By any measure, the Boston Symphony is no longer an impressive orchestra. In terms of sheer technical achievement, the Boston Symphony of today plays at a lower level than the current Minnesota Orchestra. If someone had told me, 25 years ago, that such a state of affairs would ever occur, I would have laughed.

The decline of the Boston Symphony from greatness to mediocrity is the most significant event in the world of music over the last thirty years. Longtime concertgoers in Boston—indeed, longtime concertgoers everywhere—seethe at the loss of such a great orchestra.

When the Meiningen Orchestra deteriorated and fell from prominence in the late 19th Century, the Berlin Philharmonic rose simultaneously to take its place. No American orchestra has risen to take the place of the Boston Symphony. If a replacement materializes in coming years, which is unlikely, it will occur in Dallas, under Jaap Van Zweden.


I have never believed that the Leipzig Gewandhaus Orchestra matched the excellence of the Berlin Philharmonic or the Dresden Staatskapelle, both of which have unique sound qualities and a unique way of making music that Leipzig has never been able to duplicate.

Riccardo Chailly may be on his way to changing that.

From a single Proms hearing, it was clear that the Gewandhaus has been invigorated, almost beyond belief, compared to the Kurt Masur and Herbert Blomstedt years. Under Masur and Blomstedt, the orchestra had a very cultured but slightly anemic sound and a very reticent way of playing. The strings were always the orchestra’s glory, famed for lightness of articulation and homogenous sound. The woodwinds were always variable, with unpredictable intonation, and the brass generally reluctant to make its presence known.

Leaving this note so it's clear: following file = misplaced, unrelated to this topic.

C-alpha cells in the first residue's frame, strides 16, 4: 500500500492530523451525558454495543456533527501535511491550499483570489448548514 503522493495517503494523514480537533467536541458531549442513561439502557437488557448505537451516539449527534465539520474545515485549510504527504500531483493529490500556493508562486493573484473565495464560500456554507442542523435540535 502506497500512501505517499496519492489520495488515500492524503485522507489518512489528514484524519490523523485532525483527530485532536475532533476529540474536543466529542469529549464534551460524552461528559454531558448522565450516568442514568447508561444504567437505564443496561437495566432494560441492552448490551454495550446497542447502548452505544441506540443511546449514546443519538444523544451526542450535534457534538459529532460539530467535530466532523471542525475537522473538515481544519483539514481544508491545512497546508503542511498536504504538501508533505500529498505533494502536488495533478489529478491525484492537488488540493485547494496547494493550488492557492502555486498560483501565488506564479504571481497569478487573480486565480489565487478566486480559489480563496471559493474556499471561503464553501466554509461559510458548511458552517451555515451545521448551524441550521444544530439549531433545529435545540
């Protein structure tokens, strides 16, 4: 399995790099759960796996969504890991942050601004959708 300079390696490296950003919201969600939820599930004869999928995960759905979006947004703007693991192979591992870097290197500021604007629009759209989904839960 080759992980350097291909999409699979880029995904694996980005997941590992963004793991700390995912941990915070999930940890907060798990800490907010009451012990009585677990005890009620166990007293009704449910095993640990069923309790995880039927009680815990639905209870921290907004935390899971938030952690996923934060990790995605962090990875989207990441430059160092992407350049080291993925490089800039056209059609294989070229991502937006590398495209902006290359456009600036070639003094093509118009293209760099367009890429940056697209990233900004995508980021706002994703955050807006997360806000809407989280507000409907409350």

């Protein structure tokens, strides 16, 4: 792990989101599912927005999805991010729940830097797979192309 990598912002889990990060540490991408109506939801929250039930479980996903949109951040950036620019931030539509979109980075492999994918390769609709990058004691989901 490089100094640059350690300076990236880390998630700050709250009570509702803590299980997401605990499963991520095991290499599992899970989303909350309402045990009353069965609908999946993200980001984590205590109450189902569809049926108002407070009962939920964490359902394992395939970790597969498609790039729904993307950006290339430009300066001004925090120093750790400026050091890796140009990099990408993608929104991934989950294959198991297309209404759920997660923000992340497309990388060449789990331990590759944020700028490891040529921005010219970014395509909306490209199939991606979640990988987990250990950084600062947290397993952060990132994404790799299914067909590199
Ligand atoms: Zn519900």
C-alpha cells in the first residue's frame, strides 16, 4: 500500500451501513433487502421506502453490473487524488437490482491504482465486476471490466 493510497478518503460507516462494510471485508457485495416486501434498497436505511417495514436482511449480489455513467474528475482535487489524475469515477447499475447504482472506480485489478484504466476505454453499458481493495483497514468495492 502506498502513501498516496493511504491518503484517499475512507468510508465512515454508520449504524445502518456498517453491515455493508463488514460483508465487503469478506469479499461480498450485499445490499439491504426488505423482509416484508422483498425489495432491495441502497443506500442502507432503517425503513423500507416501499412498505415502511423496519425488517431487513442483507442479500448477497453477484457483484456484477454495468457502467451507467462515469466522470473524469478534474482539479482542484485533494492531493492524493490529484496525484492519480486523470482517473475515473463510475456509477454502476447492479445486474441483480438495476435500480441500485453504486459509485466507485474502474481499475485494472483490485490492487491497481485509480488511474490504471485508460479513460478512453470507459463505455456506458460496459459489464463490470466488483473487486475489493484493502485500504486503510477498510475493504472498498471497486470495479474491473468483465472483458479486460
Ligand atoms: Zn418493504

The Gewandhaus of Chailly has a more robust sound. The strings retain their meticulous phrasing, but the string sound is richer and warmer. The woodwinds are more confident, and more willing to allow themselves to be heard and to dominate when called for in the score. The brass ensemble has been completely transformed and now plays with great brilliance when required. The entire orchestra plays with a muscularity and freedom it never had before, and yet the old-world transparency, blend and refinement have somehow been retained.

This is a mighty impressive orchestra, and it is an orchestra with a mighty impressive sound.

Its sheer musicality is its greatest asset. The musicality of the Leipzig Gewandhaus Orchestra puts our U.S. orchestras--the fabled Cleveland Orchestra aside--to utter shame.

If Chailly remains in Leipzig long enough, Leipzig will replace Berlin in Germany’s orchestral pecking order, joining Dresden at Germany’s orchestral summit. Some European musicians believe that this in fact has already occurred.